Late Night provides youth with a break
By Jared Janzen
After days full of learning, worshiping, serving and reflecting, at night students attending Named 2015 had opportunities to loosen up and enjoy fun performances and games.
Late-night activities were sponsored by Tabor College and Fresno Pacific University (FPU) and lasted from 10 or 10:30 p.m. to midnight each night. A team of 17 admissions staff and student interns from the two schools oversaw the various games and activities that took place in the Colorado Convention Center.
The big event of the first night, Thursday, was a massive game of dodgeball, with at least 300 students and sponsors on each side. The teams lining the sides of the large ballroom looked like armies preparing for battle. A number of rounds were played, each lasting five to 10 minutes and ending when most people had been eliminated. To mix things up, one game featured Southern District Conference youth against everyone else, while another game was guys versus girls. A number of students said the dodgeball night was their favorite.
Friday evening’s fun began with a performance by the award-winning illusionist Joshua Jordan. Jordan’s sleight-of-hand blended illusion with comedy and often used help onstage from youth. His personal style lacked confidence in a way that repeatedly made the audience think his tricks had failed, but in the end, Jordan always proved himself to be a masterful illusionist. One student said that Jordan’s jokes were priceless.
Following Jordan’s performance was a worship concert by the band For All Seasons, who also led students in worship throughout the conference’s evening sessions. This band from Southern California performed a mix of their own music and covers of popular worship songs, and it was evident from band members’ faces and audience members’ actions that the presence of God was being felt.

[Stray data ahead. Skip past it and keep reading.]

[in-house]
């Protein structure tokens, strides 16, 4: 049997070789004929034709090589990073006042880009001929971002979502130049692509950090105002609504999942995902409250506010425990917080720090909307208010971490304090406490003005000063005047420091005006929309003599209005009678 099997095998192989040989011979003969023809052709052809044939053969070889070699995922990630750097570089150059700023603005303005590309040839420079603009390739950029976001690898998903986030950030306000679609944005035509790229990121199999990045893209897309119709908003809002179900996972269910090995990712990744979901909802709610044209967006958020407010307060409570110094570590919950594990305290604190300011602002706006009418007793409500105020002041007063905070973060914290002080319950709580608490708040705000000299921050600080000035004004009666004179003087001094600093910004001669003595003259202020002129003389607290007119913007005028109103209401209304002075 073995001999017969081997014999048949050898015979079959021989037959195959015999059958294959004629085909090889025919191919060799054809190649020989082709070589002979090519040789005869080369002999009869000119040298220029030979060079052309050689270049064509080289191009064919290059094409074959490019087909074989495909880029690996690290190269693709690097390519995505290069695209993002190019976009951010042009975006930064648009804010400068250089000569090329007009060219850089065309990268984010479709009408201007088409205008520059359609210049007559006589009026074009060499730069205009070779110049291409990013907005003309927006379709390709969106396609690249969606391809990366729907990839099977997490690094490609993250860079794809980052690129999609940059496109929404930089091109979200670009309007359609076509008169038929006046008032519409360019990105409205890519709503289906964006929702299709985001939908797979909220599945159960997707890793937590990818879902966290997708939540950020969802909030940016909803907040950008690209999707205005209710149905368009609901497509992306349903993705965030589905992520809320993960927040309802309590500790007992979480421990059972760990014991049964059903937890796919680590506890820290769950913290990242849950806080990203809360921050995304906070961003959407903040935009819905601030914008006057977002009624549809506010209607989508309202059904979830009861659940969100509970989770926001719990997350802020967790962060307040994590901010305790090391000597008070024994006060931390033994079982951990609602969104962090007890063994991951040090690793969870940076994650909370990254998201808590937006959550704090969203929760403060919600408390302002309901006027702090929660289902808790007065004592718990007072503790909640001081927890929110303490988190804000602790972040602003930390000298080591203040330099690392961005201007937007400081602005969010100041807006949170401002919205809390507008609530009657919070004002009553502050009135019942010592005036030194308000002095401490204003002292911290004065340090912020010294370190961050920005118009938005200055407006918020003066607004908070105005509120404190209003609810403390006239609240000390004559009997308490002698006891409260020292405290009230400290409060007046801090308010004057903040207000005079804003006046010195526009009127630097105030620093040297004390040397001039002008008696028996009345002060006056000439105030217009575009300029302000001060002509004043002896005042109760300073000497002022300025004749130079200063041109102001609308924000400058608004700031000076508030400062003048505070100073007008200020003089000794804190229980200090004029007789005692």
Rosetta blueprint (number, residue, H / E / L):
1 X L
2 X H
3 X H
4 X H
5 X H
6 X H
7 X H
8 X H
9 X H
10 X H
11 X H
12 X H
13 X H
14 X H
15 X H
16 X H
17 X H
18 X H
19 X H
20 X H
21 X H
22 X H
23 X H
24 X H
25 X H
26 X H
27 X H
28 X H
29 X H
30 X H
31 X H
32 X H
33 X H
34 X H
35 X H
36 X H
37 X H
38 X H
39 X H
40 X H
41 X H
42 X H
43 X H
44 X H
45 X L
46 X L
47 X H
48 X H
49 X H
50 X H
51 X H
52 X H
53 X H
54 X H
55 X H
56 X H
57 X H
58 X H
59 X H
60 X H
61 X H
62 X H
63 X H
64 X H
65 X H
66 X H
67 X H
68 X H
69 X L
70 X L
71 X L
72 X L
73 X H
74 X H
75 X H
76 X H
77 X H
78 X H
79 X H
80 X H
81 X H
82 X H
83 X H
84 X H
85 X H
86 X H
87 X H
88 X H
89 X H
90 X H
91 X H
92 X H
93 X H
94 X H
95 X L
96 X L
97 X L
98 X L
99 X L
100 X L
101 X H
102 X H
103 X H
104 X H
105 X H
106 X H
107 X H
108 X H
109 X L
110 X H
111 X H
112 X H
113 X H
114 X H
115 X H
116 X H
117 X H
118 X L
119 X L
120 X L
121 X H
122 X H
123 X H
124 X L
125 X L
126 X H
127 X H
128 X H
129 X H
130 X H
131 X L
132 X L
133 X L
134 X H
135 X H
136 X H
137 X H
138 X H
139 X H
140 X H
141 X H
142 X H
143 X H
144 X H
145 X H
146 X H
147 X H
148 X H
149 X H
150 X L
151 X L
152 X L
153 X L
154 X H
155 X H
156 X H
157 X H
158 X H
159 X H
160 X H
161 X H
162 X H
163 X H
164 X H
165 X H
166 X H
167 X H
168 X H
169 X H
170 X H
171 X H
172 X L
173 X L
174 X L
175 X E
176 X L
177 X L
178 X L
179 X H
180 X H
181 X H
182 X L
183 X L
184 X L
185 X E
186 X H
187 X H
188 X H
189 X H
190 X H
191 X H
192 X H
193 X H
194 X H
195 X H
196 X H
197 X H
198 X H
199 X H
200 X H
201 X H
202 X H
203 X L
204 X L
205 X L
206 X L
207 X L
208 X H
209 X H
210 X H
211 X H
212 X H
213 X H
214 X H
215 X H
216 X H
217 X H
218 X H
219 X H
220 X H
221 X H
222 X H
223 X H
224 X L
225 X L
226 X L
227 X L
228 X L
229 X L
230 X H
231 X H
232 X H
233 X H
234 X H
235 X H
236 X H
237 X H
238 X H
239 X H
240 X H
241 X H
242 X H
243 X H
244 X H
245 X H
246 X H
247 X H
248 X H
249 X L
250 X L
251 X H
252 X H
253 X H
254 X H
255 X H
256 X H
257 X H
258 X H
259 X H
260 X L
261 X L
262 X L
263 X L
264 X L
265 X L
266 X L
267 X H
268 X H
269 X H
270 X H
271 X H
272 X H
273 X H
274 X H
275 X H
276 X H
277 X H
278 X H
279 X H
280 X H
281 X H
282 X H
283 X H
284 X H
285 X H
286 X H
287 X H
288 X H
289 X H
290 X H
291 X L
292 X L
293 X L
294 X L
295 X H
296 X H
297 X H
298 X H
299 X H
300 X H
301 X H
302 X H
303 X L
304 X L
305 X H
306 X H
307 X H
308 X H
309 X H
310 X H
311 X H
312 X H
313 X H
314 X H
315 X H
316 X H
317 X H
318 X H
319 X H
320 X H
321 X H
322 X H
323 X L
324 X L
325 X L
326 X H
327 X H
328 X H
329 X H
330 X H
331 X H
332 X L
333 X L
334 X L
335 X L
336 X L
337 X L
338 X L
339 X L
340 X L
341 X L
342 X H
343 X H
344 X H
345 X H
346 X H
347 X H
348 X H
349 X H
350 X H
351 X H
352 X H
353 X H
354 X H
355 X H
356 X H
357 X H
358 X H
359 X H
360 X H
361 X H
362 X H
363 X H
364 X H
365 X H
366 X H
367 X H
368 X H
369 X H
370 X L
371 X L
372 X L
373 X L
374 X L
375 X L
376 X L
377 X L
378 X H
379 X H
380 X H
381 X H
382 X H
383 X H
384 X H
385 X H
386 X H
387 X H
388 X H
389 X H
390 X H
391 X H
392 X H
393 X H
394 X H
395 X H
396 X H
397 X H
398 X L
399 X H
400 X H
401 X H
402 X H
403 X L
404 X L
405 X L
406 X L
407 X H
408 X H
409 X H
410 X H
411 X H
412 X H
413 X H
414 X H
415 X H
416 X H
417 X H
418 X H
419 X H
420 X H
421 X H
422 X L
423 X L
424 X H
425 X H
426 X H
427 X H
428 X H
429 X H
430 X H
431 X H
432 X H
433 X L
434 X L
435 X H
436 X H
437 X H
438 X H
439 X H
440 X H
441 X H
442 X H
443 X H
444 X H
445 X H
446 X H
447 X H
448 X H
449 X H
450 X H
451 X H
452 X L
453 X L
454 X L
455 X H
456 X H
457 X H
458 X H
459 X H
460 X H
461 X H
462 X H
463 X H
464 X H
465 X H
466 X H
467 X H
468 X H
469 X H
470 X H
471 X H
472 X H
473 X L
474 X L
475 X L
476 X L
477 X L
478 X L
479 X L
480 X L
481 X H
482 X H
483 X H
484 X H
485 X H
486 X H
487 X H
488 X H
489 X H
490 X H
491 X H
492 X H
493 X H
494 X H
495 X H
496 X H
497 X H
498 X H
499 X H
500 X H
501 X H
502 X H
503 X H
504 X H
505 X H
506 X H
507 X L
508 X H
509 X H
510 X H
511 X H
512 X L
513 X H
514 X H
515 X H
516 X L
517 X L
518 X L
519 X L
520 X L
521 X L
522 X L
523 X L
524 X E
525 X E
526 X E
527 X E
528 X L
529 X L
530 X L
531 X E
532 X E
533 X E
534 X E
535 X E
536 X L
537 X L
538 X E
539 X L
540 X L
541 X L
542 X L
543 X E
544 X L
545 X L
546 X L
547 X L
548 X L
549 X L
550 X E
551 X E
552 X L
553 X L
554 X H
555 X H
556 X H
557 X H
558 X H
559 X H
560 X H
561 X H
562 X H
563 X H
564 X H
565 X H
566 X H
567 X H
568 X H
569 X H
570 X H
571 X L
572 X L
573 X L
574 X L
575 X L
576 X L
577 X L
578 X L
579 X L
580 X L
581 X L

Meanwhile in the ballroom next door, the Tabor and FPU representatives hosted a variety of games as an alternative. The most popular of these was four-way volleyball. Two volleyball nets intersected in the middle with a team of five or six students in each quadrant. If a team allowed the big pink beach ball to touch the ground or if a team member touched the net, that team received a point, and once a team accumulated five points it was replaced by a new team.
Another unique game was blind dodgeball. In teams of two, one person was blindfolded while the other gave instructions on where to find ammunition, where to throw and when to dodge. Competitors had to follow their partner’s voice and often resorted to crawling to find balls.
Saturday’s late night activity featured nine inflatables, which included several obstacle courses, a boxing ring, a mechanical bull and a giant slide. The several hundred students who showed up were proof that high school students—and even some of their sponsors—aren’t too old for inflatables.
Sock-footed students milled around the ballroom as contemporary Christian music played over the loudspeakers. Some people pulled out their smartphones to capture videos of their friends enjoying the inflatables. Those who stuck it out until midnight gained the advantage of shorter lines as the crowd began to dwindle after 11:30 p.m.
Both Friday and Saturday nights featured a photo booth where students posed with goofy hats, sunglasses and other props. Students could choose to send a copy of the photos to themselves electronically or get a small printed copy on the spot.
Providing late-night activities for students was especially important at this year’s conference because of increased enforcement this month of Denver’s curfew for those under age 18. The late night activities therefore provided students with something near the hotel to do at night that was both safe and fun.
This article is part of the CL Archives. Articles published between August 2017 and July 2008 were posted on a previous website and are archived here for your convenience. We have also posted occasional articles published prior to 2008 as part of the archive. To report a problem with the archived article, please contact the CL editor at email@example.com.